What other in­for­ma­tion was Ja­son able to re­trieve in just seven days?

Idealog - - OPEN SEASON -

• My Air New Zealand lo­gin de­tails, sourced from an Air­points up­date email. • My tax num­ber, and with that my IRD num­ber from my tax re­turn email. • Pay­Pal de­tails and ac­count bal­ance from the with­drawal I made. • My credit card num­ber, sourced from the card saved on My Voda­fone site. • My Face­book lo­gin. • My TradeMe lo­gin, which sup­plied my bank ac­count num­ber. • My WordPress lo­gin, which is where I hid my cus­tomer data for the ex­per­i­ment. • My Adobe lo­gins. • My phys­i­cal ad­dress, and ad­dress of my two work­places.

Be­lieve it or not, that was only the tip of the ice­berg. All that data was col­lected on the first day. When Ja­son ex­plained that the en­tire hack only took him three days to com­plete I was both hor­ri­fied and im­pressed.

The sheer ease with which he had bro­ken through the first line of de­fence was as­tound­ing, and yes, I am fully aware I ba­si­cally just gave him my pass­word. But I didn’t know how much could be gained just from emails.

Apart from my opened emails, the call from the bank and Voda­fone and the omi­nous Net­flix pan­els, I hadn’t no­ticed any of what he had been tak­ing.

Once Ja­son had ex­plained how easy my emails had made ev­ery­thing, he moved on to get­ting ac­cess through my lap­top.

When you con­nect to the in­ter­net via your home or busi­ness net­work, your com­puter is vir­tu­ally as­signed an IP ad­dress that uniquely iden­ti­fies it to the rest of the in­ter­net. Think of it like a postal ad­dress: ev­ery­thing you send out has a re­turn ad­dress so that the re­cip­i­ent knows ex­actly where to re­ply.

Usu­ally, with find­ing an IP ad­dress, the ra­dius can be rel­a­tively broad, but Ja­son could find where my net­work was con­nected to us­ing an in­ter­net router that pro­vides net­work ad­dress trans­la­tion (NAT) and trace that router to my phys­i­cal ad­dress.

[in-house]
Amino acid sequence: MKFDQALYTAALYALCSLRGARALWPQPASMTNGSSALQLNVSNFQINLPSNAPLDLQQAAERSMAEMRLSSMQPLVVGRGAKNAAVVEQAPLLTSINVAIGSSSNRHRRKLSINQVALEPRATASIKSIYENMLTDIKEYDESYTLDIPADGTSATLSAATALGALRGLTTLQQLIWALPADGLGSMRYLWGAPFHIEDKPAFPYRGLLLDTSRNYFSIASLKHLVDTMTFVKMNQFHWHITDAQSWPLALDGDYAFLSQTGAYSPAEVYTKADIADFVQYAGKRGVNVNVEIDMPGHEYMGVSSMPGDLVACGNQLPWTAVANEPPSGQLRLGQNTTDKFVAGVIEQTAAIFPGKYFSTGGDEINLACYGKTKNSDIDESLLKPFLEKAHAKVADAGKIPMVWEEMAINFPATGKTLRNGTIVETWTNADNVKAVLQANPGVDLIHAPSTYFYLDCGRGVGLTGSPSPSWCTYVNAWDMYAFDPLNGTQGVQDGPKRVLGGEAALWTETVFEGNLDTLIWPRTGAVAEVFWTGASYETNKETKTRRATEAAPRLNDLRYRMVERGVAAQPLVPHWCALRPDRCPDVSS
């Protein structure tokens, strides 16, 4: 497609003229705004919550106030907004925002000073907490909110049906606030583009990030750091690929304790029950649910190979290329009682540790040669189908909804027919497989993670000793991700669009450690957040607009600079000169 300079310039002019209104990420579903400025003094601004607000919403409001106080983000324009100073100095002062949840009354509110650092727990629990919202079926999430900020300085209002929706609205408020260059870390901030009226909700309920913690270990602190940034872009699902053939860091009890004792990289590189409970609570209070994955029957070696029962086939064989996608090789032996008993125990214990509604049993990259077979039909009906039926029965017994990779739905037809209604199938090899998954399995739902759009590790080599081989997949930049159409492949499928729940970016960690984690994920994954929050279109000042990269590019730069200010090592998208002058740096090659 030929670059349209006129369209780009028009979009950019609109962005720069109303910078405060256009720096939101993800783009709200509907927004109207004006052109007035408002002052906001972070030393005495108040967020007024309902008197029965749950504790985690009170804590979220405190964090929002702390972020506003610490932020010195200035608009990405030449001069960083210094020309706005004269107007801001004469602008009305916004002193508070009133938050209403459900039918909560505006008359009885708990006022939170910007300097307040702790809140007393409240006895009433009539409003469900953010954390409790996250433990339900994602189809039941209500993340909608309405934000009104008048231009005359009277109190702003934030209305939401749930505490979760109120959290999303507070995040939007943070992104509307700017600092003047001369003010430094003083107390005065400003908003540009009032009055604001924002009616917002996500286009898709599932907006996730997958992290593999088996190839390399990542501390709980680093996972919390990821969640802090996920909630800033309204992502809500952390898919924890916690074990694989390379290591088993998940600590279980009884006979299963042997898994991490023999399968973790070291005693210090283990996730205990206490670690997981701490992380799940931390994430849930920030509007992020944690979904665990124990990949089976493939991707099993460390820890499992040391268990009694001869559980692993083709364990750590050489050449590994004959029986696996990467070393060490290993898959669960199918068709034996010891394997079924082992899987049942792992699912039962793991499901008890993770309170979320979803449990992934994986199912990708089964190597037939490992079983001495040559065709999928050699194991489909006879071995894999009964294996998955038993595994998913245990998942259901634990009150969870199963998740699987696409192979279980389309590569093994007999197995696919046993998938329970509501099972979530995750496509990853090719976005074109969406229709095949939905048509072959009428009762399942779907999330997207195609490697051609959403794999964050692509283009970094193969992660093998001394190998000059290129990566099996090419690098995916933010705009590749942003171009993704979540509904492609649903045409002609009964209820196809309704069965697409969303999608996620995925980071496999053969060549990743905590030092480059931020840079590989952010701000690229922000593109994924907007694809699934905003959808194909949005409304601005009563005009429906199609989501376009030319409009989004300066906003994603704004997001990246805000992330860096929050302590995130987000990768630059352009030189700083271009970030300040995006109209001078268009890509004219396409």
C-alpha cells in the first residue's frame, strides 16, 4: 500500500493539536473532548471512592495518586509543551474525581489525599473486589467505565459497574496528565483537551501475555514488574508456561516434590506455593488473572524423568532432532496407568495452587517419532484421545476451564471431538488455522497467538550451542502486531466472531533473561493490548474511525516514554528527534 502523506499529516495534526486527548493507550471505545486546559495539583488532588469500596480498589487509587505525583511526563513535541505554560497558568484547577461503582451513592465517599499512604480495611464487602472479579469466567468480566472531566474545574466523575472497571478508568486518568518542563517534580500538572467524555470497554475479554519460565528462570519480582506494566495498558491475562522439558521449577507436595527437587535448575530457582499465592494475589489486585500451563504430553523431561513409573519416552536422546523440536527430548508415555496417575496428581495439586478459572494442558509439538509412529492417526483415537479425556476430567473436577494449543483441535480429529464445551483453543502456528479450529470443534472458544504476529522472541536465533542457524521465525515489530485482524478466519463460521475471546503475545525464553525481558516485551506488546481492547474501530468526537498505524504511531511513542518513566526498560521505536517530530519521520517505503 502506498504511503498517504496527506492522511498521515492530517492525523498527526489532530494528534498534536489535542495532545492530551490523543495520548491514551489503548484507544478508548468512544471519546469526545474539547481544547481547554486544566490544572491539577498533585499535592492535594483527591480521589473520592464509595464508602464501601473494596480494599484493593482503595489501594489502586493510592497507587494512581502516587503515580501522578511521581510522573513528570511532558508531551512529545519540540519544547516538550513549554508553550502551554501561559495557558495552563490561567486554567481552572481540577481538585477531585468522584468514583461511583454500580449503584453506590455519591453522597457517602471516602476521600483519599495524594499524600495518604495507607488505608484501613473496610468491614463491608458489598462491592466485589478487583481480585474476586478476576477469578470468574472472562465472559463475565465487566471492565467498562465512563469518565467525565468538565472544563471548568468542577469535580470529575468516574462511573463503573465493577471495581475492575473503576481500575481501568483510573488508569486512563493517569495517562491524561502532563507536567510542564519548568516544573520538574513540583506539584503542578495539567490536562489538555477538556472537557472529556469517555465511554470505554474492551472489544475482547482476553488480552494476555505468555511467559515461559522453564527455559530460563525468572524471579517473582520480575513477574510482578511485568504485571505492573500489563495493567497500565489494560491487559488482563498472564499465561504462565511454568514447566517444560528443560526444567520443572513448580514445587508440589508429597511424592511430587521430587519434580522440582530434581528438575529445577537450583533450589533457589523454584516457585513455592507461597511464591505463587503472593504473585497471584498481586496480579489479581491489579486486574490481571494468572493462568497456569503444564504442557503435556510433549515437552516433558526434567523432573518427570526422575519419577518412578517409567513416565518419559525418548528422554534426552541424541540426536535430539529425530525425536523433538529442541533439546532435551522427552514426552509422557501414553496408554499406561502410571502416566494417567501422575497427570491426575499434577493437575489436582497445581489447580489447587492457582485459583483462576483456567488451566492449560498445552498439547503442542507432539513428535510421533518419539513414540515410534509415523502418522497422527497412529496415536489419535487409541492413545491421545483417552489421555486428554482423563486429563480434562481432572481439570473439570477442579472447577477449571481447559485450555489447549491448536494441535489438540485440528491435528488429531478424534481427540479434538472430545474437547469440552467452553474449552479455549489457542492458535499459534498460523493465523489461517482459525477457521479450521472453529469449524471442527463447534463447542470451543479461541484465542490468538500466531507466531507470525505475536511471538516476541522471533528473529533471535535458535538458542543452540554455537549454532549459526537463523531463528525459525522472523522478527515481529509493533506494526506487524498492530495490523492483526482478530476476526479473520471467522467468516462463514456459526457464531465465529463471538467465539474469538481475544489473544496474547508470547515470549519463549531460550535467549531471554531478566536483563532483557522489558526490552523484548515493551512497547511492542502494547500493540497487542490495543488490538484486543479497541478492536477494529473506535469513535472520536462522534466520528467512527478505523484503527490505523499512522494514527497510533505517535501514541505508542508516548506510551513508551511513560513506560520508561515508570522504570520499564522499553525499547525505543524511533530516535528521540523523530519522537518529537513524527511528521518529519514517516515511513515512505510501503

The router it­self took on the as­signed IP ad­dress, then pro­vided in­ter­nal IP ad­dresses to each con­nected com­puter.

Af­ter he had found my de­vice, Ja­son could do what I was most para­noid about: ac­cess my we­b­cam. Which, ac­cord­ing to him is creepy yet in­sanely easy to do.

All it took was soft­ware called Meter­preter in­stalled onto my de­vice. Meter­preter is a ser­vice that gives the hacker com­mand shell ca­pa­bil­ity and com­mu­ni­cates back to the hacker in code so it isn’t recog­nised by any an­tiviruses.

Ja­son ex­plained that he had quite quickly been able to get past the an­tivirus on my com­puter be­cause “we are not a virus; we are a hid­den code”.

How did he man­age to in­stall it onto my de­vice? With a hid­den PDF file that was en­crypted to open on my de­vice, once I opened a blank email that had ap­peared to be sent from my­self.

Af­ter open­ing the email, the code was able to down­load it­self onto my de­vice and be used as a back door con­trol­ling sys­tem.

From there Ja­son ex­plained that you can­not watch some­one through a we­b­cam, but can in­stall a code that makes the cam­era take a snap­shot ev­ery few min­utes or so, depend­ing

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